Nokia vs. Bing Maps, Zune: the U.S. problem

nokia-maps-bicycle_thumb Mobile Nokia is set to make a big splash here in the US, with a big presence at CES in Las Vegas in January, and a US launch expected soon after (if not right from CES).  We’re expecting at least some new phones, a big marketing push, and a strong push by Nokia to get US mobile operators on board (Nokia has historically been much bigger worldwide than it has in the US).

As we’ve seen in the worldwide launch of Nokia Windows Phones, the Finnish company has plans to compete not only with shiny new hardware, but with an impressive portfolio of mobile applications.  Nokia Maps, Nokia Drive, and Nokia Music are all integral parts of the Nokia Windows Phone experience, and the Nokia marketing effort as it sets out to define itself as “the first real Windows Phone” maker.

For most of the world, where Bing Maps and Zune are woefully underpowered or even non-existent, a stronger Nokia offering is a great boon, and Nokia Maps, through its acquisition of Navteq (in 2007, for $8.1 billion), offers a complete and compelling map service for mobile devices, including offline map support (now available for Nokia Maps on Windows Phone and reportedly coming soon to Nokia Drive, making it possible to use the mobile navigation service even without an internet connection).

But in the US, it’s a slightly different story.  To the consternation of many of our international readers, it’s well known that Bing Maps and Zune have focused their efforts mainly in the US, offering features and levels of detail unavailable elsewhere.  So what happens when Nokia launches in the US?  Does Nokia directly compete with Bing Maps?  Does the not-yet launched US Nokia Music site go live in competition with Zune?

nokia-us-music_thumb Mobile

Back in May, Search Engine Land speculated that Bing Maps was slated to be not only powered, but replaced by Nokia Maps, basing the assumptions on talks over lunch with “a person with close connections to Nokia”.  Author Greg Sterling first points out some vague but quite interesting tidbits from the initial announcement of the Microsoft/Nokia partnership:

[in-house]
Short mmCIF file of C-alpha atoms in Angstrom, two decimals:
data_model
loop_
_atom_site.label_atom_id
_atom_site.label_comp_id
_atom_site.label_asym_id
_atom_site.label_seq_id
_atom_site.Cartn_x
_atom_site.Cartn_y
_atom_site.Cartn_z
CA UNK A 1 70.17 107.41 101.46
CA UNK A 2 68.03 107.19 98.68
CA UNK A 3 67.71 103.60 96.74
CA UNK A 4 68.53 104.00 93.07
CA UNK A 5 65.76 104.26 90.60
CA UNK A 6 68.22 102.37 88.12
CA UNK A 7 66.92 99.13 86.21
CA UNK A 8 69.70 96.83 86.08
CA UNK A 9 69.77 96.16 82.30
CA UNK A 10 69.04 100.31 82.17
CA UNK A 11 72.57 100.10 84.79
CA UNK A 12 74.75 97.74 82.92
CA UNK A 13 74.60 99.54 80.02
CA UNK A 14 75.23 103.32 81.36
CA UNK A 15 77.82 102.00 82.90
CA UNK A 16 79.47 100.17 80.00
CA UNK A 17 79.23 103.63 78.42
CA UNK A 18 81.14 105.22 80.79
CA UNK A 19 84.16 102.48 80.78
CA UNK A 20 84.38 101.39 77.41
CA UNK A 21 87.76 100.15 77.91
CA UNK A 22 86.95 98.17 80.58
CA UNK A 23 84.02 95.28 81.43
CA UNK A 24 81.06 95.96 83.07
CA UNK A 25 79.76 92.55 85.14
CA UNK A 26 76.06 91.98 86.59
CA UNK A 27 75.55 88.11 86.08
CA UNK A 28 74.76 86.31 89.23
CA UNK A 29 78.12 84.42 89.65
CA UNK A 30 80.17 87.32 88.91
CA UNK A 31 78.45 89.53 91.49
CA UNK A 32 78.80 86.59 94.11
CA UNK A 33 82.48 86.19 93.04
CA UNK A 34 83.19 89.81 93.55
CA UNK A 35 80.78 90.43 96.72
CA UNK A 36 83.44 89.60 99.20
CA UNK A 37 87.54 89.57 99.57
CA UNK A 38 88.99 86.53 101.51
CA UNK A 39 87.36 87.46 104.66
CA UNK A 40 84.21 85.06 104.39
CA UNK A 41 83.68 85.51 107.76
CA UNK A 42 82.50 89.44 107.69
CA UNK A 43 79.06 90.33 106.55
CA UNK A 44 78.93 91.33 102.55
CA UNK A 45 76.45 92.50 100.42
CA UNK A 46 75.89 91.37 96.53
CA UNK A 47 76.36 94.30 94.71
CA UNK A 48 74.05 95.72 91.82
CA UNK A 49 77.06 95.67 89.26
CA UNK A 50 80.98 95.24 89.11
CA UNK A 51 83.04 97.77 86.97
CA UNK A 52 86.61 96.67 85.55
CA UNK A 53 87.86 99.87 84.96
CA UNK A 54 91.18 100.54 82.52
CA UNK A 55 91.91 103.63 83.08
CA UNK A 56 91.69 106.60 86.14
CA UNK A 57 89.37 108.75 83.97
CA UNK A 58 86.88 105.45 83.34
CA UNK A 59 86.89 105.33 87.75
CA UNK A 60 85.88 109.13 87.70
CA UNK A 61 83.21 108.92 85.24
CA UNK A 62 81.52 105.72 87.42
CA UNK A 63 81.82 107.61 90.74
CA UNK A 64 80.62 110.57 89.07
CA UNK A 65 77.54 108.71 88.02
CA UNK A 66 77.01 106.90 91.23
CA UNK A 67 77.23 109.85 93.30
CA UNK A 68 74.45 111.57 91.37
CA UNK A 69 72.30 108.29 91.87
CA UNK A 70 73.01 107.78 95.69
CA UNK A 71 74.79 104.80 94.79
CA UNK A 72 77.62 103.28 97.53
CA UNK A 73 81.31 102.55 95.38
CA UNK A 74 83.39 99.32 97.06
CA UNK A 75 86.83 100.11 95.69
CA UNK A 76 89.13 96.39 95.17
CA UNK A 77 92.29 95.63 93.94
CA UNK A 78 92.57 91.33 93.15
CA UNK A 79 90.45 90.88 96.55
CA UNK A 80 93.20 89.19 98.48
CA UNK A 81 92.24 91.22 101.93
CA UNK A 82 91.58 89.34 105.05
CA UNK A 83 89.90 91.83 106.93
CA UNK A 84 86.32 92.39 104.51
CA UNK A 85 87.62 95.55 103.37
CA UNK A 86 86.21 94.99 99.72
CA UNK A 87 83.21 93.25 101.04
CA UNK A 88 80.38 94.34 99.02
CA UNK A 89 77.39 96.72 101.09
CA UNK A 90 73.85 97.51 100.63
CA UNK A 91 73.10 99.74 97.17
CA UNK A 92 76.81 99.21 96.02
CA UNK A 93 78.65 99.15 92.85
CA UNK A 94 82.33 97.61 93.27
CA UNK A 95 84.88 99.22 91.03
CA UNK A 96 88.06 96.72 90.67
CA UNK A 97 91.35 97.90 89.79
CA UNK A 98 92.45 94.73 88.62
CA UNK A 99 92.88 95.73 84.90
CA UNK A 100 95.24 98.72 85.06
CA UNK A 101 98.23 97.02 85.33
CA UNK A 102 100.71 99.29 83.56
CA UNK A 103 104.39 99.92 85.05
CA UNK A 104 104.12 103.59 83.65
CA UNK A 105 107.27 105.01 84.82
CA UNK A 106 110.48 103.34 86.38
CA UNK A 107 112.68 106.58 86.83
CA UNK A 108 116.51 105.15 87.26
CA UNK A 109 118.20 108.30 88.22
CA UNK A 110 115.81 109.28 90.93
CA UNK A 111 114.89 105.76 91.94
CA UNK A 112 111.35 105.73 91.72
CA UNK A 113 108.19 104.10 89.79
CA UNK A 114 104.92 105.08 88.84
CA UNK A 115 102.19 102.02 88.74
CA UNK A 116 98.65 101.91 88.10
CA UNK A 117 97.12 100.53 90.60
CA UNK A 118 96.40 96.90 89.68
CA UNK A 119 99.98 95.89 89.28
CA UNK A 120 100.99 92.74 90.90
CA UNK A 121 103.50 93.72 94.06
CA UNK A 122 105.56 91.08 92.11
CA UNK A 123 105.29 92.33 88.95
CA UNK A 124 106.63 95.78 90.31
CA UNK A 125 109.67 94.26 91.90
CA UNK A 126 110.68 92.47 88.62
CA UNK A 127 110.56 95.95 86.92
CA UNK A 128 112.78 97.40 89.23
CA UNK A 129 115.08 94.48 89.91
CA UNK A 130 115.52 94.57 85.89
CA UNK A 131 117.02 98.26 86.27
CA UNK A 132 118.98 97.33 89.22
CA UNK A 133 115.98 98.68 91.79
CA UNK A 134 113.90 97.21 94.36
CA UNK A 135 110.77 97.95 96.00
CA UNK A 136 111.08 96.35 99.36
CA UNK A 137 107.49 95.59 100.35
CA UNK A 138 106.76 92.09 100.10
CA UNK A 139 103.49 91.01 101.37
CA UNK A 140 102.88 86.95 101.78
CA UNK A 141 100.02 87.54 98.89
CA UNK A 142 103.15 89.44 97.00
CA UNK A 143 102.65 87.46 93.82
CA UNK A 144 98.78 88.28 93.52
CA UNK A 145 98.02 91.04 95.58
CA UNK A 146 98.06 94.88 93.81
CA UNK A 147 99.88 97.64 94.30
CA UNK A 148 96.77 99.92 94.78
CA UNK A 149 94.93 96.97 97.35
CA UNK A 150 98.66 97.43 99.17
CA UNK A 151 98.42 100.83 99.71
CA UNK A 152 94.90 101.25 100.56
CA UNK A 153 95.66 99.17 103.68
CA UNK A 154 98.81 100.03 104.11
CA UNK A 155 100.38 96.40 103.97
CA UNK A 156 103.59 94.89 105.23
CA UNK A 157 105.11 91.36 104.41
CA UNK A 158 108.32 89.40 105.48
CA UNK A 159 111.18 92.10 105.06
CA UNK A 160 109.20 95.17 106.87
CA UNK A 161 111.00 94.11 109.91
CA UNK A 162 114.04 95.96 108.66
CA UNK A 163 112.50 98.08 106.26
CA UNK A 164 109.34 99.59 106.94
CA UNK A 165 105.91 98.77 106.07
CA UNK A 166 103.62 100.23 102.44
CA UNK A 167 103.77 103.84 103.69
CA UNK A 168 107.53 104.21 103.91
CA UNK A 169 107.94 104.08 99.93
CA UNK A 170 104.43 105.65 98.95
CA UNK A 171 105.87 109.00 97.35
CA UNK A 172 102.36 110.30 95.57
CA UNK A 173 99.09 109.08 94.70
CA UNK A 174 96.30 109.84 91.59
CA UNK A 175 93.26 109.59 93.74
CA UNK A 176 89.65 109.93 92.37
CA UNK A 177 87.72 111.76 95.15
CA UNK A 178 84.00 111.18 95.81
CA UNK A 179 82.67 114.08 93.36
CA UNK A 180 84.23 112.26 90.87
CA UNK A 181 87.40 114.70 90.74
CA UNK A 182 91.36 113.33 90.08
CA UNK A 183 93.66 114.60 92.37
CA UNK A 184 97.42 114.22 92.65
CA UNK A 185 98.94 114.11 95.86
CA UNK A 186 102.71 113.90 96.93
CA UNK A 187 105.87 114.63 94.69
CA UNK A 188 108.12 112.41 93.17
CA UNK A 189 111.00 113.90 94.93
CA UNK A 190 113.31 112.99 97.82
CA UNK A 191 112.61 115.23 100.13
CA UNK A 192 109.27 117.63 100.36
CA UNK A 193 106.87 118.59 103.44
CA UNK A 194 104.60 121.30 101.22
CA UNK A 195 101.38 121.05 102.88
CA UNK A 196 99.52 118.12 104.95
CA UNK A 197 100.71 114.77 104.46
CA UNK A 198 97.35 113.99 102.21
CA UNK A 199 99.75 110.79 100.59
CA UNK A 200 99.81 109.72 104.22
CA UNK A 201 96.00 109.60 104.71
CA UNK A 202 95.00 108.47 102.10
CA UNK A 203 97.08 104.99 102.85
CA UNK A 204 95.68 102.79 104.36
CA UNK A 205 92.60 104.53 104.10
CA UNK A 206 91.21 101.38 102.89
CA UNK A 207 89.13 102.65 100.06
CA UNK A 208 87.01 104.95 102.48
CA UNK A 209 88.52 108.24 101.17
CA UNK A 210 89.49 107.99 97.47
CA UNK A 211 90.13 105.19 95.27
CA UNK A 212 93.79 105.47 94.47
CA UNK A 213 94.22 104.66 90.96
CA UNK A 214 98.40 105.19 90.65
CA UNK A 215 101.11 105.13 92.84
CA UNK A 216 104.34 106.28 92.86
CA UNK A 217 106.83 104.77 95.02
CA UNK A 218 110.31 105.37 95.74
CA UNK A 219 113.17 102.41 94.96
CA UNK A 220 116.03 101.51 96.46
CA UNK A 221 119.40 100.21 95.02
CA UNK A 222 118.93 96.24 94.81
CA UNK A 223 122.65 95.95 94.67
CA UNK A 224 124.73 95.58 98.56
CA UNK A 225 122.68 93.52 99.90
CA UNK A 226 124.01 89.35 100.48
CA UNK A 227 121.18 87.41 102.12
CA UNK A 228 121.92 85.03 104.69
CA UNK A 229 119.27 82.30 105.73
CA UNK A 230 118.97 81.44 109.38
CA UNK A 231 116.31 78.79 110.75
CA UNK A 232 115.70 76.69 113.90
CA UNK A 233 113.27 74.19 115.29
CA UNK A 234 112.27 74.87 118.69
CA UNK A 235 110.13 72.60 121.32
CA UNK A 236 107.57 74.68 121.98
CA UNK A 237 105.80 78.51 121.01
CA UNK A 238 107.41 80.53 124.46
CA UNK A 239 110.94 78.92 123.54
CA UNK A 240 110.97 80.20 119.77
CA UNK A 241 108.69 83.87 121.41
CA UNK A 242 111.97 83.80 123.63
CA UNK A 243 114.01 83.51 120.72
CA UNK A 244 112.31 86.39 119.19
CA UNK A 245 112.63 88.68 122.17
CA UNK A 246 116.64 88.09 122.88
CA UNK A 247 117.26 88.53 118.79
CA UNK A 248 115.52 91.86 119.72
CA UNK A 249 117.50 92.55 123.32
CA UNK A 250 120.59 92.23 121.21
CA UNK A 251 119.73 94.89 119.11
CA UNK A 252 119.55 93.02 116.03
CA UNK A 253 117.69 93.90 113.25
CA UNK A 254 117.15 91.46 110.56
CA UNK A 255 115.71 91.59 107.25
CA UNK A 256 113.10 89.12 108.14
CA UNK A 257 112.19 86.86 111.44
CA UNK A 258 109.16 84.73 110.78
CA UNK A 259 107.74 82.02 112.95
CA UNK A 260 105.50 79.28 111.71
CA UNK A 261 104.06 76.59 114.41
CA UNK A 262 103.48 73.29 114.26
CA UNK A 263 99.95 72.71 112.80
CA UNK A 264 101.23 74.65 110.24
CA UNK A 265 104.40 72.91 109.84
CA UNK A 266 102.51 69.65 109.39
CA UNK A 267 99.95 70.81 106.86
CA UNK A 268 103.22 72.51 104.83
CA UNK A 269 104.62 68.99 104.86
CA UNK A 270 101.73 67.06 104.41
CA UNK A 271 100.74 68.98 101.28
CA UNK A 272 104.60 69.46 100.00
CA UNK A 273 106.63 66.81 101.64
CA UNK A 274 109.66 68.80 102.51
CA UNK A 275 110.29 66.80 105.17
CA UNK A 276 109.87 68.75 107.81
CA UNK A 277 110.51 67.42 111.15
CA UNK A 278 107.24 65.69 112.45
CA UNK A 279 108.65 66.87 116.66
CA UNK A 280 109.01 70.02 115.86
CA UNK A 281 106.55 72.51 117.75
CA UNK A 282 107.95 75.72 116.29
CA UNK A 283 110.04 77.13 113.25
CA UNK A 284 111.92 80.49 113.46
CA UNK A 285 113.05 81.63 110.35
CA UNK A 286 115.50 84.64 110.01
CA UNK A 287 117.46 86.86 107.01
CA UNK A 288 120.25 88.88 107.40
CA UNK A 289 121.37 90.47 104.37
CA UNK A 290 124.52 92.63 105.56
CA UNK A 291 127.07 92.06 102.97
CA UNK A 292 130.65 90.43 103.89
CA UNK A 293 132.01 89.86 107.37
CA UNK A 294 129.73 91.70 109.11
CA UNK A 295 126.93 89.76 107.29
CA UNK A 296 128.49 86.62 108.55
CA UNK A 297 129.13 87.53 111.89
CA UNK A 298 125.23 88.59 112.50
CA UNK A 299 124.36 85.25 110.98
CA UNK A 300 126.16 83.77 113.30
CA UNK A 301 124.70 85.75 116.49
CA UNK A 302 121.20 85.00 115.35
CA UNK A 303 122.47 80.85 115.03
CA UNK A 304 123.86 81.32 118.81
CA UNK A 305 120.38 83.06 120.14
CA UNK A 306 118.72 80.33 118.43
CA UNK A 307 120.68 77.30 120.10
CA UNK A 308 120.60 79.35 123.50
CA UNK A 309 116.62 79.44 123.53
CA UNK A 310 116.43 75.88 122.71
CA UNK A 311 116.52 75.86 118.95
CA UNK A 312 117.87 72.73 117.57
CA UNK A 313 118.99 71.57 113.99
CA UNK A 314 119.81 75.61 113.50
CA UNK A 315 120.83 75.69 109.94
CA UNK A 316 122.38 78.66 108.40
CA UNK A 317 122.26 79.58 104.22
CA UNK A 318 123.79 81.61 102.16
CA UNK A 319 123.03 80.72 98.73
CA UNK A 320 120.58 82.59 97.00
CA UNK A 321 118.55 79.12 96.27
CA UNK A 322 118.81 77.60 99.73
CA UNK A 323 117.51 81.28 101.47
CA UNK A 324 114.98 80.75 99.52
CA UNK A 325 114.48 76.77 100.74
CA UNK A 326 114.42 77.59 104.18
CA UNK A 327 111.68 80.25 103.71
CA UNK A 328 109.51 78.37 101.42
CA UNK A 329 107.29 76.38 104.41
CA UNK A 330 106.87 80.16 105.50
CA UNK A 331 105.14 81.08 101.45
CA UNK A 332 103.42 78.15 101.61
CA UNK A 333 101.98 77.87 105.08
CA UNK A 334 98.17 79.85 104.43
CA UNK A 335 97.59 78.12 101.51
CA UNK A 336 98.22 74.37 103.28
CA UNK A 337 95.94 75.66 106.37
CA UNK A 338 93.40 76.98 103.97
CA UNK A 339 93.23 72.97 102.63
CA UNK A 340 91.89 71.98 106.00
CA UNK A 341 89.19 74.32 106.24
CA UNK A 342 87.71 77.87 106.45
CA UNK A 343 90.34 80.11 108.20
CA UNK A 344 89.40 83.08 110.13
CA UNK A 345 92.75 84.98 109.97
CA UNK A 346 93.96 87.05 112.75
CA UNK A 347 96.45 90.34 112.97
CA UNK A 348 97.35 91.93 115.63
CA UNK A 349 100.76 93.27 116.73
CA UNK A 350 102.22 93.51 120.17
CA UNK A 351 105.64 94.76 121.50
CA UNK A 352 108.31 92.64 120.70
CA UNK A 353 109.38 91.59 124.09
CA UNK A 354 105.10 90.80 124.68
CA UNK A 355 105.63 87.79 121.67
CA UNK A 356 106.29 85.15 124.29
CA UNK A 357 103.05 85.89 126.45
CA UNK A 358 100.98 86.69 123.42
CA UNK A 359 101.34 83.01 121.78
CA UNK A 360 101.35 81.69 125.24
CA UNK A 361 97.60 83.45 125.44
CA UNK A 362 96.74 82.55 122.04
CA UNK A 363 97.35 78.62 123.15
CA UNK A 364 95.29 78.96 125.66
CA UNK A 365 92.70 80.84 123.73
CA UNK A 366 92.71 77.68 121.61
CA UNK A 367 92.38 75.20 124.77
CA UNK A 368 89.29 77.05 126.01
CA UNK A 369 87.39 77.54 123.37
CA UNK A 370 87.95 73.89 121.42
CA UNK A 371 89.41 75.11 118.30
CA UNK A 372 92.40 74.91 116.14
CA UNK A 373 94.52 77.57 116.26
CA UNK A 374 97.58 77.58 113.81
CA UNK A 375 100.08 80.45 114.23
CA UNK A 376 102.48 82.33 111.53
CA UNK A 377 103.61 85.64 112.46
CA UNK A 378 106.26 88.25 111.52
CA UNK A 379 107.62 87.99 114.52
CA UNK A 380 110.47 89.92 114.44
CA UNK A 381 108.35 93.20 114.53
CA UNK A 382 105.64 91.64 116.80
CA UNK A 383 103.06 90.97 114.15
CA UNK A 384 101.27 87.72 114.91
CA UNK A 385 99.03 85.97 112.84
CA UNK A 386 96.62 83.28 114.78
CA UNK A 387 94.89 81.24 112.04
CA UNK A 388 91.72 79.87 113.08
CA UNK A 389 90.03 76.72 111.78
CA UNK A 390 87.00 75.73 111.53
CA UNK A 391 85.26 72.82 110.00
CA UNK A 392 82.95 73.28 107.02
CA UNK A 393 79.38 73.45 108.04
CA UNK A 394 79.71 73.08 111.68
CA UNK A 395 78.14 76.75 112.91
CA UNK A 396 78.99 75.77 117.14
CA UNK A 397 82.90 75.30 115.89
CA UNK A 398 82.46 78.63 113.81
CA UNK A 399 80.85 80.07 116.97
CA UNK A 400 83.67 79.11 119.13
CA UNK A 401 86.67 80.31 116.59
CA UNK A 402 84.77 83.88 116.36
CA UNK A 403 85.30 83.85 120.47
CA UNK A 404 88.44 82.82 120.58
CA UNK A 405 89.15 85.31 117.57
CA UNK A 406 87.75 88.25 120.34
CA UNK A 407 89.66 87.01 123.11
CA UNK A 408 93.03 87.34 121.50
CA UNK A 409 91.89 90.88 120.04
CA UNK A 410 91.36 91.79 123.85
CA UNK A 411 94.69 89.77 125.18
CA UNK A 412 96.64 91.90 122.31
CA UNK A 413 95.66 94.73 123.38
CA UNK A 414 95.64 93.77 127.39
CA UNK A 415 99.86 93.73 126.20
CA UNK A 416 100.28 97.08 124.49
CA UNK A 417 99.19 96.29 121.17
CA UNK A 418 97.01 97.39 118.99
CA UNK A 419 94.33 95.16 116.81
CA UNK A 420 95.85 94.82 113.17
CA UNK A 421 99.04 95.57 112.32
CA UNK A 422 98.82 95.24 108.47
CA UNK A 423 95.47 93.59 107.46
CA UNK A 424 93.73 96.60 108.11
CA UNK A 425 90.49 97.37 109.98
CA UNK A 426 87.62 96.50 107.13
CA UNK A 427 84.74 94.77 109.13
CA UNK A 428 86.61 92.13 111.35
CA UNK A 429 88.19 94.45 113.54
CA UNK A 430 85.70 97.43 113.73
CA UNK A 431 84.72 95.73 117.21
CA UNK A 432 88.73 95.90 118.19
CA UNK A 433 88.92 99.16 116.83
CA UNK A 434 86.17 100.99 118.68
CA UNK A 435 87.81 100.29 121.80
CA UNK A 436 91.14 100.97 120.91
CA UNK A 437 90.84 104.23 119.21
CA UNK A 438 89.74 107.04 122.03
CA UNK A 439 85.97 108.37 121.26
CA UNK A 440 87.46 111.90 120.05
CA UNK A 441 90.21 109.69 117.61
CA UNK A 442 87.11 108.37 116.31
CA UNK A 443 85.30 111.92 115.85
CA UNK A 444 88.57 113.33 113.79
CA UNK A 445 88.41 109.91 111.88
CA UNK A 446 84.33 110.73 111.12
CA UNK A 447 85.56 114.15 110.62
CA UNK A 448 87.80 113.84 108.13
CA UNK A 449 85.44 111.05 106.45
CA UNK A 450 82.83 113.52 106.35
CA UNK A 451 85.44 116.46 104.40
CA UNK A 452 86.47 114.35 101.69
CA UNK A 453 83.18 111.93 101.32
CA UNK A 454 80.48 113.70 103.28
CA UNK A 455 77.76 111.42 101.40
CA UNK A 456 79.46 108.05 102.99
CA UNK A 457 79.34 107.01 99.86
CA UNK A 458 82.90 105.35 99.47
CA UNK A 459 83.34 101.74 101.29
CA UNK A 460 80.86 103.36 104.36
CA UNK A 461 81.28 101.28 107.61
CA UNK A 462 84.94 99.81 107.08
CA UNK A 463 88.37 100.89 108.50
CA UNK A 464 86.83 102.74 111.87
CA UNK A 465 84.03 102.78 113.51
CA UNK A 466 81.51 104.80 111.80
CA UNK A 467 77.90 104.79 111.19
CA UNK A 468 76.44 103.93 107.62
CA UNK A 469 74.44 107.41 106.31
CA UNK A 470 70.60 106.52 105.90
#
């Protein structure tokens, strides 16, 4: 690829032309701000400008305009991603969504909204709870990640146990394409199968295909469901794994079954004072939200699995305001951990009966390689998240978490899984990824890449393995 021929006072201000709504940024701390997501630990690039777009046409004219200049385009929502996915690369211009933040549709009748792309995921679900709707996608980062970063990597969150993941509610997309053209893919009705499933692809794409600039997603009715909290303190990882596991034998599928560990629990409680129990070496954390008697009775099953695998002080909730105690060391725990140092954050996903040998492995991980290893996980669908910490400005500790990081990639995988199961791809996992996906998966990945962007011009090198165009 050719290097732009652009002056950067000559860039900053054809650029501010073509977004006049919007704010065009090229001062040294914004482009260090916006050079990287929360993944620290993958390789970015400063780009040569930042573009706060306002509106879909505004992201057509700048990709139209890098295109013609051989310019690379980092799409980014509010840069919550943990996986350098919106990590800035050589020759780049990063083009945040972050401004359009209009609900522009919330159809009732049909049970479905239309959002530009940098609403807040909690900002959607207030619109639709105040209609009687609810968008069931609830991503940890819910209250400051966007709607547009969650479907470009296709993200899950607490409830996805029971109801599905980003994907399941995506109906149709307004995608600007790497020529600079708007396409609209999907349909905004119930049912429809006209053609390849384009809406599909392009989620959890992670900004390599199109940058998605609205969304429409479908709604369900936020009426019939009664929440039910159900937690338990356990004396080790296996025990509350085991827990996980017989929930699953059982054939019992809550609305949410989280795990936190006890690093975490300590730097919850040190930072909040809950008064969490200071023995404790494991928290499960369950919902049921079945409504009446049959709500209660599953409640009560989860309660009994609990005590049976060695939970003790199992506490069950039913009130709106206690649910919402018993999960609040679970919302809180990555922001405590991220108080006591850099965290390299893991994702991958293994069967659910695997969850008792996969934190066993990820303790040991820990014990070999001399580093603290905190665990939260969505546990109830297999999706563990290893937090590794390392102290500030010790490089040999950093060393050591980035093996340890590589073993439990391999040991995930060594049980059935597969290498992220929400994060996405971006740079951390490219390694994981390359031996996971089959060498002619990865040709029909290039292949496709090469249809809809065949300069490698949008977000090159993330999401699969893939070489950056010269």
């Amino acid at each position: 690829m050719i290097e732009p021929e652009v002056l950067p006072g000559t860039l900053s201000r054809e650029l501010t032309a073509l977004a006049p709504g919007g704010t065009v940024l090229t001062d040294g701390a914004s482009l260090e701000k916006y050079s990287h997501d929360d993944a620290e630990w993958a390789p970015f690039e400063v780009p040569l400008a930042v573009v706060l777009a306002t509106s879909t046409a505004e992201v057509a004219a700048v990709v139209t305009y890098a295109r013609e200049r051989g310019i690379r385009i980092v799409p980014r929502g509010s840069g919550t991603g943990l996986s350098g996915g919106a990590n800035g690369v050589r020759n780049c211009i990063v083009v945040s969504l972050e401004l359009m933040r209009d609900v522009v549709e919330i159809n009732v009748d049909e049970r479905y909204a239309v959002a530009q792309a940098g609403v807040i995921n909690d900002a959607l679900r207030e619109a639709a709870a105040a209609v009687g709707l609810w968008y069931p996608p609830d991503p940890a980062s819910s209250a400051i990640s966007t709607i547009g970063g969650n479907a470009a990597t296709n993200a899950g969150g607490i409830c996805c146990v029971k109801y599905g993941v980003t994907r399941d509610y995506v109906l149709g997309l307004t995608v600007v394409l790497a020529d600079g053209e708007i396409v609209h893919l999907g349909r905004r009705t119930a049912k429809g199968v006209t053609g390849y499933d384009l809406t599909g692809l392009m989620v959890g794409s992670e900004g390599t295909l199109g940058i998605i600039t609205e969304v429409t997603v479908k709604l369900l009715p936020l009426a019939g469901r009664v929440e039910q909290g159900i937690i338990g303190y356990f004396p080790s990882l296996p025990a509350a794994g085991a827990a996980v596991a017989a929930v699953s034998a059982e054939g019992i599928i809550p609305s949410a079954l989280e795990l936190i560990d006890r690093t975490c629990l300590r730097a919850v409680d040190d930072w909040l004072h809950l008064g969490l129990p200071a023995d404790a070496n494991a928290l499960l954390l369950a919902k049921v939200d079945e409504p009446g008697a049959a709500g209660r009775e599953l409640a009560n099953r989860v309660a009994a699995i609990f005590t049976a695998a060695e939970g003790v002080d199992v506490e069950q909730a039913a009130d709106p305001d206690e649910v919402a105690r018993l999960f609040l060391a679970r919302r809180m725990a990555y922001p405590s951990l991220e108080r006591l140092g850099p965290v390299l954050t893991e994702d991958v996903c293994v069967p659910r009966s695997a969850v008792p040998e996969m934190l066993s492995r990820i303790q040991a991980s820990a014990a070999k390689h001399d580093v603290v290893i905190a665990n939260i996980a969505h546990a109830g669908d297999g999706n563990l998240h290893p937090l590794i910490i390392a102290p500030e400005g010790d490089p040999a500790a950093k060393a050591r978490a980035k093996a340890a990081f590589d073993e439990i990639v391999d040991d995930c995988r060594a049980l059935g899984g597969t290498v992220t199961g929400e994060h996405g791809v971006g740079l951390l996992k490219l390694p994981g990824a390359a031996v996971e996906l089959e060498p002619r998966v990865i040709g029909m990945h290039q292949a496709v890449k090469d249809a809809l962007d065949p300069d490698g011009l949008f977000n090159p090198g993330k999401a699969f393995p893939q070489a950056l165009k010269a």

Nokia Maps will be a core part of Microsoft’s mapping services. For example, Maps would be integrated with Microsoft’s Bing search engine and adCenter advertising platform to form a unique local search and advertising experience.

Sterling goes on to report on more of the assumptions by his lunch partner:

However my lunch companion argued unequivocally that Nokia Maps would effectively replace almost everything that Microsoft had developed over the past several years in terms of the Bing Maps infrastructure. This was shocking because Microsoft has invested hundreds of millions of dollars (if not billions) in creating a viable competitor to Google Maps. Most recently the company has been promoting its roll out of new hi-resolution aerial imagery on a global basis.

I said I couldn’t believe Microsoft would agree to swap in Navteq for the guts of its own system. Yet my lunch guest argued that Microsoft’s role would mostly center on the Bing Maps UI — ironically not unlike Yahoo’s relationship to Microsoft search results — everything else would be powered by Nokia.

Since then, we’ve had a chance to see the international launch of Nokia Windows Phones, and their heavy reliance on Nokia-specific apps like Maps and Music to differentiate their phones.  So what will happen in less than two months when Nokia arrives in the US with Windows Phones?  As Sterling points out, Microsoft has spent millions (if not billions) of dollars on mapping technologies, trying to differentiate their product while licensing (at no small cost, we’re sure) Nokia’s Navteq mapping technologies.

Zune is in somewhat the same predicament.  If Nokia launches a US Music product (which their website is promising is “coming soon”), it will have to be in direct competition (or some sort of unannounced as yet collaboration) with Zune.  Will Microsoft get out of the expensive maps and music businesses, and let Nokia take over?  Will it go into direct competition with Nokia, the company it is betting on to save its Windows Phone business?  Or will, as we’ve unfortunately seen before from Microsoft, will there be a muddled and poorly played story that will leave both Microsoft and Nokia in some sort of map and music limbo?  What do you think will happen?